Ever hear of the Braxton County Monster? Maybe the Flatwoods Monster or Green Monster? If not you should have been around in 1952. It made headlines all over the US at a time when Cold War tensions were high and alien encounters were rare. This shirt features a rendering of the original 1952 police sketch of the monster based on, eye whiteness, Kathleen May's description. This shirt was designed by the lifelong central West Virginia native, Andrew Smith, who has lived in Braxton County for the majority of his life. So get your Braxton County Monster shirt right here from a devoted Braxton County resident. I have several design versions available, but this one is the most subtle and mysterious. It features the original drawing with an overlay of a road map of the surrounding area where the sighting took place. The only real hint to anyone not in-the-know is that Flatwoods can be read in the map. Otherwise this one will likely be a head scratcher. It's my personal favorite version of this concept as well. For more information on the monster visit: http://www.braxtonwv.org/monster Thanks for looking!
Tags: history, appalachia, appalachian, wv, by-god
A cowgirl is the female equivalent of a cowboy.The history of women in the west, and women who worked on cattle ranches in particular, is not as well documented as that of men. However, institutions such as the National Cowgirl Museum and Hall of Fame have made significant efforts in recent years to gather and document the contributions of women. There are few records mentioning girls or women working to drive cattle up the cattle trails of the Old West. However women did considerable ranch work, and in some cases (especially when the men went to war or on long cattle drives) ran them. There is little doubt that women, particularly the wives and daughters of men who owned small ranches and could not afford to hire large numbers of outside laborers, worked side by side with men and thus needed to ride horses and be able to perform related tasks. The largely undocumented contributions of women to the west were acknowledged in law; the western states led the United States in granting women the right to vote, beginning with Wyoming in 1869. Early photographers such as Evelyn Cameron documented the life of working ranch women and cowgirls during the late 19th and early 20th century.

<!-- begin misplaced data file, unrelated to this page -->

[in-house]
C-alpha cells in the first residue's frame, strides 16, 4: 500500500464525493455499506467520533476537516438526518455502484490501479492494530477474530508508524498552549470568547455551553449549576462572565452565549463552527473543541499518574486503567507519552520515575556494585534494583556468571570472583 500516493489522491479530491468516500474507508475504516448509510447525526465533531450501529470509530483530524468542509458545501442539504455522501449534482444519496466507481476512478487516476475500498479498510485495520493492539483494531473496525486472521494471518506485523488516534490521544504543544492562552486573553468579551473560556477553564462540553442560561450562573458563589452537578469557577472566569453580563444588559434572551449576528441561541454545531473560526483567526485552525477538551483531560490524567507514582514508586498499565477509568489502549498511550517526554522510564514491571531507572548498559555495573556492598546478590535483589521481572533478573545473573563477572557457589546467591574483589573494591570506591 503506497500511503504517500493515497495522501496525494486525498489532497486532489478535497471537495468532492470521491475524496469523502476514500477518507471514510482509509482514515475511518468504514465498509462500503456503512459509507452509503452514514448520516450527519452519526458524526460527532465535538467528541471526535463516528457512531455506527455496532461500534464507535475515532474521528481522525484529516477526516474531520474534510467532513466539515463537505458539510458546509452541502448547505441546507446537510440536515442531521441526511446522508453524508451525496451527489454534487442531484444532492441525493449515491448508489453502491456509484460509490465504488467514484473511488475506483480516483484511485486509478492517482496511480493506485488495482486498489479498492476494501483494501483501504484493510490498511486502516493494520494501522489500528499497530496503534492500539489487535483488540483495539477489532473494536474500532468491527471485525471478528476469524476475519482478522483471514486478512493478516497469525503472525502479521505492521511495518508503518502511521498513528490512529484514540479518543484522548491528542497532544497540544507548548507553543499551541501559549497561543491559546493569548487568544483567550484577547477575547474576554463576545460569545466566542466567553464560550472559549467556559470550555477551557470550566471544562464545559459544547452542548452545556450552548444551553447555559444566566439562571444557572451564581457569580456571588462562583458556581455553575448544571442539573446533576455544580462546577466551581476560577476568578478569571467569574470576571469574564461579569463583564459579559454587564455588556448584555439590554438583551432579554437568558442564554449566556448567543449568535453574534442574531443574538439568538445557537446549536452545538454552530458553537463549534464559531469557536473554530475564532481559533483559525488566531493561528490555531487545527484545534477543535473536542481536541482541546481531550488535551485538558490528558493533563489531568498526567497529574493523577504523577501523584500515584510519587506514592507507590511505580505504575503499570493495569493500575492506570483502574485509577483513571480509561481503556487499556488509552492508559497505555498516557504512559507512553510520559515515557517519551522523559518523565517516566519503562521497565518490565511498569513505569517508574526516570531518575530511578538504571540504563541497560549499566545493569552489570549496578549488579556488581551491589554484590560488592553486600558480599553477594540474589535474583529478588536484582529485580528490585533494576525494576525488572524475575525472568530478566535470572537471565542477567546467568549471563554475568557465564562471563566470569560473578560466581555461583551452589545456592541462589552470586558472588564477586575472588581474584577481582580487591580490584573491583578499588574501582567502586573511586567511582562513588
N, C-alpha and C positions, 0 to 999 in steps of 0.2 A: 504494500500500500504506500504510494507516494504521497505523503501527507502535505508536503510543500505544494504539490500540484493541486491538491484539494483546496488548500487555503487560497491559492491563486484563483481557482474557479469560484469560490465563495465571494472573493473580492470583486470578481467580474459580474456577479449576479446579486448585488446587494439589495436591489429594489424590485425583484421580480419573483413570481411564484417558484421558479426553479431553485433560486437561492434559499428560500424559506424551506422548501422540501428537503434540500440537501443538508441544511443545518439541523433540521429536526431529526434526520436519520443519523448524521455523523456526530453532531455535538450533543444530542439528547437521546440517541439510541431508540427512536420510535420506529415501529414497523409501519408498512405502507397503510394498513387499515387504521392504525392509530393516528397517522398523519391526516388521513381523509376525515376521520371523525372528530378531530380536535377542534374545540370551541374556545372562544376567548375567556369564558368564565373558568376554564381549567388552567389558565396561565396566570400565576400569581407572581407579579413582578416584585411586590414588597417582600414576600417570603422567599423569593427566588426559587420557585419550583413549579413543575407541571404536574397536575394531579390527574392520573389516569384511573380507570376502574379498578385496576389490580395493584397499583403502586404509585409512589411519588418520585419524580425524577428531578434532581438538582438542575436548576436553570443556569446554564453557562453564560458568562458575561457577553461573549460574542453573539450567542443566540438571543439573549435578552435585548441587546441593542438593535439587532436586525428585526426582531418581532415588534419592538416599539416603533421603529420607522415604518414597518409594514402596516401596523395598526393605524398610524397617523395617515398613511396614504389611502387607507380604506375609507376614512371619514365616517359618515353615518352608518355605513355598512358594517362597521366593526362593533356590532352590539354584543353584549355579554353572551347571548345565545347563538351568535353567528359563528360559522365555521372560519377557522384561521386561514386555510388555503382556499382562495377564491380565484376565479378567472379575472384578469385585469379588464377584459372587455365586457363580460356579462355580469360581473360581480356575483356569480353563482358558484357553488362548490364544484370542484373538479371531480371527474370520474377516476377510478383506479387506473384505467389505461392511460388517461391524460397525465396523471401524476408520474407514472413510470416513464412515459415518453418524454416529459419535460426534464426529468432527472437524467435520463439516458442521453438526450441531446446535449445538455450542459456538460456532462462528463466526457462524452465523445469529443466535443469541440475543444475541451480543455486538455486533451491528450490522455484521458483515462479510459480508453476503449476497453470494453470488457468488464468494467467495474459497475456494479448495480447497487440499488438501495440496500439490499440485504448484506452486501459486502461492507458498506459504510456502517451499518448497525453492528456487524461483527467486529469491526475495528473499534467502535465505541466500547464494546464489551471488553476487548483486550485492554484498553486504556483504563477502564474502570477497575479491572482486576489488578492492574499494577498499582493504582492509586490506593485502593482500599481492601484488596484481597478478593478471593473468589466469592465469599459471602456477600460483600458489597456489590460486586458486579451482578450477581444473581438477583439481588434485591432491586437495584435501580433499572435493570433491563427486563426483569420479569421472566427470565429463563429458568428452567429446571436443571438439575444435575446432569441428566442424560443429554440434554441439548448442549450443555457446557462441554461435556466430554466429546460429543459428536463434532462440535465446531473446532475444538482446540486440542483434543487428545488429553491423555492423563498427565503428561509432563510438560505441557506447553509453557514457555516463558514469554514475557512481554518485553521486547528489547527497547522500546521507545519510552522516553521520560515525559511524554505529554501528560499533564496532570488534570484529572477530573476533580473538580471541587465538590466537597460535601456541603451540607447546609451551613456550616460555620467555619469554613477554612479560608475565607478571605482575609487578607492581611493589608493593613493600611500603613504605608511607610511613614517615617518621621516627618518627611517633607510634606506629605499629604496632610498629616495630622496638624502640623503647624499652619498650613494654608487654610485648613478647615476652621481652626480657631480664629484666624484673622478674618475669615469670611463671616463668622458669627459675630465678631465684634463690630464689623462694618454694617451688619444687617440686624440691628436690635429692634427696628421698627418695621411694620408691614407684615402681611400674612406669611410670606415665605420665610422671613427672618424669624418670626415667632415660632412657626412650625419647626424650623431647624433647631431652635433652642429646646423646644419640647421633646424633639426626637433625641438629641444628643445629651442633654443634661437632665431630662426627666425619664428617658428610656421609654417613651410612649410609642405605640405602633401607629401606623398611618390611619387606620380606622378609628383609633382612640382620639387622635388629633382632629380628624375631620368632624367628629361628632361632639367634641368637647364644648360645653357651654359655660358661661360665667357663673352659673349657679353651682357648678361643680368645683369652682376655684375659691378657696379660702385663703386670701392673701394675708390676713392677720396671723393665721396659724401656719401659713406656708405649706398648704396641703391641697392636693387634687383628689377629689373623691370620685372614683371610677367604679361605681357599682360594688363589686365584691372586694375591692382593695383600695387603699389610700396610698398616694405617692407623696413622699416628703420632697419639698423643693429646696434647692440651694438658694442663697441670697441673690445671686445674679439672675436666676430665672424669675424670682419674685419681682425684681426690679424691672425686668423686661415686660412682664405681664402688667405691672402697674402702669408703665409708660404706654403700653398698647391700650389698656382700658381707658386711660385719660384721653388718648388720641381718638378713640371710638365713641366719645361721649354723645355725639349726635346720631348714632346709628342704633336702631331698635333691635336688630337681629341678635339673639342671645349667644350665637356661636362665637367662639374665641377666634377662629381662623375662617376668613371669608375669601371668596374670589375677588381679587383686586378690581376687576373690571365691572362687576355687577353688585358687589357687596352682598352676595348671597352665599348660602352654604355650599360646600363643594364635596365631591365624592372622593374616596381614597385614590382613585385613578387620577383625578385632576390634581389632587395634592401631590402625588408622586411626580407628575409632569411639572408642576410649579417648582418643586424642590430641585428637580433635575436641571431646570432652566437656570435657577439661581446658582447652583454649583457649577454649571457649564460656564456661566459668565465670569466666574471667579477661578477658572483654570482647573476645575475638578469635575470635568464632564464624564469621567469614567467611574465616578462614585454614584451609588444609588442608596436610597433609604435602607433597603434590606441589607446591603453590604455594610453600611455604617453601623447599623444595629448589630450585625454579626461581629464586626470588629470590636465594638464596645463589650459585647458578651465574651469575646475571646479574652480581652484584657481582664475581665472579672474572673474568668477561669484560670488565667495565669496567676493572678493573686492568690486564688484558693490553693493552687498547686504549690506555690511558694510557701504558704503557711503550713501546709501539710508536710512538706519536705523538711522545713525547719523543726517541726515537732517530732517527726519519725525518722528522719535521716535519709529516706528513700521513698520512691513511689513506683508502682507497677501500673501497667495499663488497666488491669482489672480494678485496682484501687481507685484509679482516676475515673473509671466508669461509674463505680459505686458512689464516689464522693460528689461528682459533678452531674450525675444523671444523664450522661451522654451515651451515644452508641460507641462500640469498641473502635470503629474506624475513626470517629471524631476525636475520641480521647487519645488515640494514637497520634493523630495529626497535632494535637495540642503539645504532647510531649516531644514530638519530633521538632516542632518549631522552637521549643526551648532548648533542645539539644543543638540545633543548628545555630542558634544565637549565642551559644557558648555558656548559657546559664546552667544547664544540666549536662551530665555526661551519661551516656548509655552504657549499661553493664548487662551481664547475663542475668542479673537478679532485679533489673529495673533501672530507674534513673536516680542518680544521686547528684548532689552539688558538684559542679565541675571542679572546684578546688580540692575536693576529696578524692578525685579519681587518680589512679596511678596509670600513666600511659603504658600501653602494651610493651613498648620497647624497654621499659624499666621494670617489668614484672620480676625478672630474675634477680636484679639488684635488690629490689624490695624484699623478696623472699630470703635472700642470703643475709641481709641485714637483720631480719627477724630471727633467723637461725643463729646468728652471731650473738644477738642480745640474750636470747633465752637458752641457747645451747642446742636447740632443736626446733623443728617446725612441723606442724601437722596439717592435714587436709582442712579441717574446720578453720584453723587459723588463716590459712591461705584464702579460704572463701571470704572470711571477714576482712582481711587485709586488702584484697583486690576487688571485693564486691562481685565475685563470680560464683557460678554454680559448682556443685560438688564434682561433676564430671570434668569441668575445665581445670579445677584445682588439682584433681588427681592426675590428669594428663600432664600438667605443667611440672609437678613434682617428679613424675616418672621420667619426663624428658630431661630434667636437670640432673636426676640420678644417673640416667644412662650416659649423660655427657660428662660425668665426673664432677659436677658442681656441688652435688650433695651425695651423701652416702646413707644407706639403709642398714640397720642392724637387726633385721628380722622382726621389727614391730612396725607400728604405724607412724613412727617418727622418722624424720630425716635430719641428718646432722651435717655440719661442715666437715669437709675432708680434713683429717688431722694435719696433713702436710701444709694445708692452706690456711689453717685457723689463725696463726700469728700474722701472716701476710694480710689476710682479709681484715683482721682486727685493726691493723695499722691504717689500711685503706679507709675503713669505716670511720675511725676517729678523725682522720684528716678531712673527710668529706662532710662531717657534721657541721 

Tags: spurs, time, race, racing, barrel